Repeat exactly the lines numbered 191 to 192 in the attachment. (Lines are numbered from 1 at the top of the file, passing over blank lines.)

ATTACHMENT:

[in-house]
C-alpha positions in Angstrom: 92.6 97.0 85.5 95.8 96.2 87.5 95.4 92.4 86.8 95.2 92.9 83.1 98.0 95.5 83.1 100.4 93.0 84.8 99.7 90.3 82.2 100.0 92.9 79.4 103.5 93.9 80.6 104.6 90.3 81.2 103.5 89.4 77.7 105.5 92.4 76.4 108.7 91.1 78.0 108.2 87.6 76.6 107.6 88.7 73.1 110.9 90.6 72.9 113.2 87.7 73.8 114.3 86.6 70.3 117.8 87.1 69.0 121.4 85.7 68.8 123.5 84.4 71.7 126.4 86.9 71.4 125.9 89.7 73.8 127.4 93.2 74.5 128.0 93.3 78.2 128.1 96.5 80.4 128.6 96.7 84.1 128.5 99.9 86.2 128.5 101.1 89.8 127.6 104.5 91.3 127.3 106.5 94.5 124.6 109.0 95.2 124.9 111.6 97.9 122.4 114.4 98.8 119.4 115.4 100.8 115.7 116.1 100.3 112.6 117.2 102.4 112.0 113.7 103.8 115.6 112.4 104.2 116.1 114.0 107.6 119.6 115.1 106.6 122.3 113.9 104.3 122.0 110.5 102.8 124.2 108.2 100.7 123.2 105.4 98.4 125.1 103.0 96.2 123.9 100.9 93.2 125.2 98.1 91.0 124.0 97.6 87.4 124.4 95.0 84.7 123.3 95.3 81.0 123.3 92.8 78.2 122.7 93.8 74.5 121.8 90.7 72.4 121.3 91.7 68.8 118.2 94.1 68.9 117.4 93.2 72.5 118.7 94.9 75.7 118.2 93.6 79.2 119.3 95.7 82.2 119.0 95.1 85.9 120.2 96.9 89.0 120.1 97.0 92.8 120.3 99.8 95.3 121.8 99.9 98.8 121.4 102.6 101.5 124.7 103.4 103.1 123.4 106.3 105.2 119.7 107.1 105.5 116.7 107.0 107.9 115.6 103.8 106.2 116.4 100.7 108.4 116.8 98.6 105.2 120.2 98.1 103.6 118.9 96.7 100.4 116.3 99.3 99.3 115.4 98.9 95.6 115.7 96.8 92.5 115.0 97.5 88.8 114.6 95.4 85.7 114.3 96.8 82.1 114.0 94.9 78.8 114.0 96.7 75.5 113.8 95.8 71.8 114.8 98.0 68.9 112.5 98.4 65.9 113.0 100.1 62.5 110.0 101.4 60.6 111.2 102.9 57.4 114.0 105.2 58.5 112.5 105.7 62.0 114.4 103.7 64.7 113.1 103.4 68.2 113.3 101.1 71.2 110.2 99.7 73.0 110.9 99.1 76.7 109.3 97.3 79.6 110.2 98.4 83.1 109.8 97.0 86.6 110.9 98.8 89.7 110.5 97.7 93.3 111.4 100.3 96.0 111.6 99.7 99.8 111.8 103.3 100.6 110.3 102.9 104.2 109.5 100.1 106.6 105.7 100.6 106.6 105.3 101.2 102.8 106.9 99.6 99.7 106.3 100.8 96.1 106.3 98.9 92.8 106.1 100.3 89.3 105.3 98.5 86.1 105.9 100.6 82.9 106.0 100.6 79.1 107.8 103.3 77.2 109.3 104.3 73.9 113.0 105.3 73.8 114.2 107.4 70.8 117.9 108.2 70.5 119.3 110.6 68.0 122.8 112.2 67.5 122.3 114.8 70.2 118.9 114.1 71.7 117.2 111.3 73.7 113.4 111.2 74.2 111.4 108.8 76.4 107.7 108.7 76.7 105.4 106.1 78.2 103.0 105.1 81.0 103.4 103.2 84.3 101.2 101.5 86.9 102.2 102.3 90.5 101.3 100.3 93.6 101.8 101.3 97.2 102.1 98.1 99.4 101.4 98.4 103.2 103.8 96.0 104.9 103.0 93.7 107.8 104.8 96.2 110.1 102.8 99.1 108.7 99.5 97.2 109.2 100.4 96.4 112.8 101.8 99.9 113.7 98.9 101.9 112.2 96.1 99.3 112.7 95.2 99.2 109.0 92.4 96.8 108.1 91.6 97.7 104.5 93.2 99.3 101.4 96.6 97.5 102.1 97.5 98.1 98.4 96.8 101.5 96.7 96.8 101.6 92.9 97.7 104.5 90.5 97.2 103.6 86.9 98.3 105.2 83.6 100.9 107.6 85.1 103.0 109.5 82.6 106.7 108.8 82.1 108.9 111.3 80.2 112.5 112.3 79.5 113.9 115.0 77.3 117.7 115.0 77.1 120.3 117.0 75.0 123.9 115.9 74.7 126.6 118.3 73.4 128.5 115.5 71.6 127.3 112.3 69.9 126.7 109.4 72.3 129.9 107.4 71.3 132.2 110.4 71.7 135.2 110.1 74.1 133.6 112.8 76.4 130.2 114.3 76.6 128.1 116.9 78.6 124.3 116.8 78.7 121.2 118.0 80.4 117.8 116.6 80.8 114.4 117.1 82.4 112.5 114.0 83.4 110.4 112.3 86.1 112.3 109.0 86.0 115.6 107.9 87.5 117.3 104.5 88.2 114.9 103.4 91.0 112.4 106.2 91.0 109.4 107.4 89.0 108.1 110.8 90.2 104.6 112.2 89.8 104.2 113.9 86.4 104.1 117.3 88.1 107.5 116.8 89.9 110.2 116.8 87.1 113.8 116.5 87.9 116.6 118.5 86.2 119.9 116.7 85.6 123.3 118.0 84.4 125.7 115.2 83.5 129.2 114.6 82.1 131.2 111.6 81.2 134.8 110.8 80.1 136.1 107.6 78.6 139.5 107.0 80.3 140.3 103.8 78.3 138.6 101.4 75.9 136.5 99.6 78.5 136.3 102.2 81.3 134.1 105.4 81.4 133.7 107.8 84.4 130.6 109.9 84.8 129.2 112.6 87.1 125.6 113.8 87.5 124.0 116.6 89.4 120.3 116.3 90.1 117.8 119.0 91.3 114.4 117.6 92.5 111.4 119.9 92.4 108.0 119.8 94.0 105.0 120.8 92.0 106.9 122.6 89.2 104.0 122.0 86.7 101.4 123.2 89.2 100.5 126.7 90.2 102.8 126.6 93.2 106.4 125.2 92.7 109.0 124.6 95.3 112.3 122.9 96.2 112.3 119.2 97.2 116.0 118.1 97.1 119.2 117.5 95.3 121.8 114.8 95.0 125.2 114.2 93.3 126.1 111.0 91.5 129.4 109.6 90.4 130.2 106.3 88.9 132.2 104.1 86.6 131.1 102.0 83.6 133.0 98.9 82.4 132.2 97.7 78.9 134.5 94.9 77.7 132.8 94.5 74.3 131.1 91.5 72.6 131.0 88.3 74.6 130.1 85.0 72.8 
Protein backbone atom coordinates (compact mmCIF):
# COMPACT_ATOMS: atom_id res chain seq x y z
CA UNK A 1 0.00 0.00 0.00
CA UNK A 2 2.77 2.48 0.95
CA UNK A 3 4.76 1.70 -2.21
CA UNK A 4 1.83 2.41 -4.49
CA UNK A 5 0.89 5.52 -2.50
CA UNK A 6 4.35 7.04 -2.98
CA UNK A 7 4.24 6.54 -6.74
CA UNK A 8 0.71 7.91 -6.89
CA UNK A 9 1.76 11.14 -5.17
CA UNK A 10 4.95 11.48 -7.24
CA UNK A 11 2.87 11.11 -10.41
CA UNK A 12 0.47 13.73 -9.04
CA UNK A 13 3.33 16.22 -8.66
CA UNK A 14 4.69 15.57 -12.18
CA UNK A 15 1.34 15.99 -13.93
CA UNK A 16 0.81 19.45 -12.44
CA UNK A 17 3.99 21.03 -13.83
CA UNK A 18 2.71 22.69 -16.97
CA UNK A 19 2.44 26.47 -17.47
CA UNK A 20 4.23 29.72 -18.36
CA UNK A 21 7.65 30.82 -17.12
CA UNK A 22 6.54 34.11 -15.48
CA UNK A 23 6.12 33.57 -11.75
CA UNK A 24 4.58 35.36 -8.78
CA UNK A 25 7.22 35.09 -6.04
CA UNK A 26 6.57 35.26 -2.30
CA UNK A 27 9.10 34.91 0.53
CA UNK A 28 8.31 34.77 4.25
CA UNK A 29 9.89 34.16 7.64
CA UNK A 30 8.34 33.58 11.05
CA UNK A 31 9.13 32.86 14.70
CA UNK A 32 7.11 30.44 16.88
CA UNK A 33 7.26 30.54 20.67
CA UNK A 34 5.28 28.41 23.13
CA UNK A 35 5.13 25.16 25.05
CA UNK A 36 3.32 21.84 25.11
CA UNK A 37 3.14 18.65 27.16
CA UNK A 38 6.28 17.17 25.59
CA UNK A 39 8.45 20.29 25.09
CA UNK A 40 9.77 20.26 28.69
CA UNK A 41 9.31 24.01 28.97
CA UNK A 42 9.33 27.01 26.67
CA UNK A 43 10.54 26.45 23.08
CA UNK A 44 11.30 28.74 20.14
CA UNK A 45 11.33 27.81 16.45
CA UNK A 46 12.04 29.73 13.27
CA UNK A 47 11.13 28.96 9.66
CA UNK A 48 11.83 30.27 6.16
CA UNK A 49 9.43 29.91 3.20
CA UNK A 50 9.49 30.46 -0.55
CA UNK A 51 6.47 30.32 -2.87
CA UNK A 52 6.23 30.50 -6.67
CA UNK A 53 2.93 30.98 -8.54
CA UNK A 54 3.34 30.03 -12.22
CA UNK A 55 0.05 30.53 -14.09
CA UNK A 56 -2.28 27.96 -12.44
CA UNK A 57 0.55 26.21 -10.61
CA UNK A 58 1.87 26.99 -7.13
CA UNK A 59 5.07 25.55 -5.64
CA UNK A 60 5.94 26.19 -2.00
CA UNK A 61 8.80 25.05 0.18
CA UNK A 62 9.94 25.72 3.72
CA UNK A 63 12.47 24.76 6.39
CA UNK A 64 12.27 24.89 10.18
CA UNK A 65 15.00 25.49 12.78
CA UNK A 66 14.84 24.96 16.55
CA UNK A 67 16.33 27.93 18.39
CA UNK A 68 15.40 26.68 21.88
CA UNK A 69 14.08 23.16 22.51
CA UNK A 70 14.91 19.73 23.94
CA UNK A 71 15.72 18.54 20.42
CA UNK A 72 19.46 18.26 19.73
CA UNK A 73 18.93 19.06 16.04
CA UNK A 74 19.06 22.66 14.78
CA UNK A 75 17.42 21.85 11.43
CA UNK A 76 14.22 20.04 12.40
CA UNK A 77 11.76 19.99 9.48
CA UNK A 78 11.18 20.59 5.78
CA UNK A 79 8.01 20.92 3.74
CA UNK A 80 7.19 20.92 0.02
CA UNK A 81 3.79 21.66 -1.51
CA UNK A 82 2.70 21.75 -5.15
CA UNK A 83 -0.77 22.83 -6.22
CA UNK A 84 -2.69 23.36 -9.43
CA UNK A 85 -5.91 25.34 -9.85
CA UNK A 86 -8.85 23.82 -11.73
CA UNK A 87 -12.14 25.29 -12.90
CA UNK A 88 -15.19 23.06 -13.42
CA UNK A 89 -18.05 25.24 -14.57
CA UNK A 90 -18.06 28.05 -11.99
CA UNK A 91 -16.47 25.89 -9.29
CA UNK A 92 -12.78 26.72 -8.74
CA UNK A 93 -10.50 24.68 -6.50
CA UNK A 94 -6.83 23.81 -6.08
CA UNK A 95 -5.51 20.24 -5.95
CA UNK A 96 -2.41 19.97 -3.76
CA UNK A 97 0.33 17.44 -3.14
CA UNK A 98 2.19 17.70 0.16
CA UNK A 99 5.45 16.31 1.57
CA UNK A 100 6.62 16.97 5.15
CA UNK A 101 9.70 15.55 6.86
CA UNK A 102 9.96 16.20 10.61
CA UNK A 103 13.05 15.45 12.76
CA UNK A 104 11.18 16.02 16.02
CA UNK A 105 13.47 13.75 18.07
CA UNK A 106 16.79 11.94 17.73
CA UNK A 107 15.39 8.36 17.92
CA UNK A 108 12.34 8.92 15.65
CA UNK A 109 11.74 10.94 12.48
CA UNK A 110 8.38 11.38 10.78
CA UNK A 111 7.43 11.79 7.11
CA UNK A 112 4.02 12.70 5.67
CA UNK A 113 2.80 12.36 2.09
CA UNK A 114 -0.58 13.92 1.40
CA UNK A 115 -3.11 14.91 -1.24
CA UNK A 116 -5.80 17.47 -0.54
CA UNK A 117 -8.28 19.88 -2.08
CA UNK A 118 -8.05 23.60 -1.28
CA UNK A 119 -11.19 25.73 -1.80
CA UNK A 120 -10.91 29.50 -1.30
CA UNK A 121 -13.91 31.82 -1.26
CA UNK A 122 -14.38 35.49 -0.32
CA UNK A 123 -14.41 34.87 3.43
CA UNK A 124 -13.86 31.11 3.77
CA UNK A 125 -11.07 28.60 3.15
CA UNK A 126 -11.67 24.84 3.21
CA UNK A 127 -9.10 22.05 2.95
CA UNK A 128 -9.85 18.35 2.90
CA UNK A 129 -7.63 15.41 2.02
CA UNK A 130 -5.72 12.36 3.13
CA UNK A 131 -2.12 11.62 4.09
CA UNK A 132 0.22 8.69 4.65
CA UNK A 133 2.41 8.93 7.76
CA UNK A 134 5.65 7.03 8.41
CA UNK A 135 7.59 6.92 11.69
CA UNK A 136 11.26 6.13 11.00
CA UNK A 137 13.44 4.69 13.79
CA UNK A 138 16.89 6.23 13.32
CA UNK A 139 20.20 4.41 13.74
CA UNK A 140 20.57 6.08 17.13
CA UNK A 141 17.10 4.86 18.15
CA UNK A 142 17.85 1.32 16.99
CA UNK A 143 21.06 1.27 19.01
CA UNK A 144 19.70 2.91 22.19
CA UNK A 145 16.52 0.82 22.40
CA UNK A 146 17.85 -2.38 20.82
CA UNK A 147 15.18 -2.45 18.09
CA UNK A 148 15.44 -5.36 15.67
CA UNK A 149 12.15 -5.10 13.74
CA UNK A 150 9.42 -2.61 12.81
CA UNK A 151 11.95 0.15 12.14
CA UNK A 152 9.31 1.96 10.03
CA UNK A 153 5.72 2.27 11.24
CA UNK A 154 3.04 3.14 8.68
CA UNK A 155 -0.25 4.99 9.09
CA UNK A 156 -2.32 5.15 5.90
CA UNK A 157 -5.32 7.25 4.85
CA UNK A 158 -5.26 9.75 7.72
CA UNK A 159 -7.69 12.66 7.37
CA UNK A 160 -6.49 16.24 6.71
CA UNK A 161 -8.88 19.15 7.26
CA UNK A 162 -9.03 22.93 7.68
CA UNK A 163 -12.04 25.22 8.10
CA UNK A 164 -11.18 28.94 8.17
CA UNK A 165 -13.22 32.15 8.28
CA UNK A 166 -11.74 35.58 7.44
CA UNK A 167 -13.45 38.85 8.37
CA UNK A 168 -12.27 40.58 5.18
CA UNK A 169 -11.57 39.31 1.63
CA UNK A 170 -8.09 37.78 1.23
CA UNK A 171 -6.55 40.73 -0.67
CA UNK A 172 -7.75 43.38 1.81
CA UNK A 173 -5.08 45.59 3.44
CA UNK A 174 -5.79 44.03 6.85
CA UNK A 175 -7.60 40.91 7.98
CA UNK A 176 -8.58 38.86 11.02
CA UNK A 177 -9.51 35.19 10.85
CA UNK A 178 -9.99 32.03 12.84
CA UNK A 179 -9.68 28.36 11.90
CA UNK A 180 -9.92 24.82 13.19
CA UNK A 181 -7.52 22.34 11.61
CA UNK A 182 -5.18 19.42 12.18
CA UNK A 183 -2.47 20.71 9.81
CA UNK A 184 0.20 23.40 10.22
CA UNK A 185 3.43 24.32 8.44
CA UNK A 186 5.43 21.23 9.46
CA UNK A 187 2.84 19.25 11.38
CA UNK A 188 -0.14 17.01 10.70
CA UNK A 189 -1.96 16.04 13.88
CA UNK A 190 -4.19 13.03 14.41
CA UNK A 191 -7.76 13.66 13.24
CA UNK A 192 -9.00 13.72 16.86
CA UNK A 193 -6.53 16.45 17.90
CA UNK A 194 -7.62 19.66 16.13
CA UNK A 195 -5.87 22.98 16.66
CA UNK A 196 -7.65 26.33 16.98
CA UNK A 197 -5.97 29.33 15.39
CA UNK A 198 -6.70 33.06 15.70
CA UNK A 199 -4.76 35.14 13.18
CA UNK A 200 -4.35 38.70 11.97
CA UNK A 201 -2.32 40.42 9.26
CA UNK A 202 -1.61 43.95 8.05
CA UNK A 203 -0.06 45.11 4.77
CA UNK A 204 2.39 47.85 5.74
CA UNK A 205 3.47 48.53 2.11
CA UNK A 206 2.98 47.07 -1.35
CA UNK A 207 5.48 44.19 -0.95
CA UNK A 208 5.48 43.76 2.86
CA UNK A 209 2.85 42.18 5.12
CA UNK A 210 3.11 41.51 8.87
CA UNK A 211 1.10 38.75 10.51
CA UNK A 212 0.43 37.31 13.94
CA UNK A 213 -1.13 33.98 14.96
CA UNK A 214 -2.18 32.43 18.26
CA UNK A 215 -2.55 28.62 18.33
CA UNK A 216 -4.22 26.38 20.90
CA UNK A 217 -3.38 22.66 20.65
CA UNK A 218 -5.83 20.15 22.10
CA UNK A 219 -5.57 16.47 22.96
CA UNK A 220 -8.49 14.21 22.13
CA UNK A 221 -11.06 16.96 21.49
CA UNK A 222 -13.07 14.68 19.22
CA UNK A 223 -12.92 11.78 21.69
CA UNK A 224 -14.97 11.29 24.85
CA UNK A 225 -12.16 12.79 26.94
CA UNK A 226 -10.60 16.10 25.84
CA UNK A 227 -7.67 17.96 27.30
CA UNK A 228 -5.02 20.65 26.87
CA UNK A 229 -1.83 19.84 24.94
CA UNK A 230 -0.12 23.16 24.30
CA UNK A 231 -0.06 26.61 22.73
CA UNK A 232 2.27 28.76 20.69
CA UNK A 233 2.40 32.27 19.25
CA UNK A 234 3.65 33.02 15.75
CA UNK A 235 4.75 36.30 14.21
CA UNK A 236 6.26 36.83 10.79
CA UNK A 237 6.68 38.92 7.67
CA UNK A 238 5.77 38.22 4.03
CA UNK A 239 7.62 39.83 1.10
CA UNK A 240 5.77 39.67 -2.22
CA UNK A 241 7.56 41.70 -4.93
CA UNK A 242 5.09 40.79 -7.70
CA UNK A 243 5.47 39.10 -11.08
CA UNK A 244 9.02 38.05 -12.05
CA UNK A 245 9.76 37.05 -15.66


CA UNK A 187 2.84 19.25 11.38
CA UNK A 188 -0.14 17.01 10.70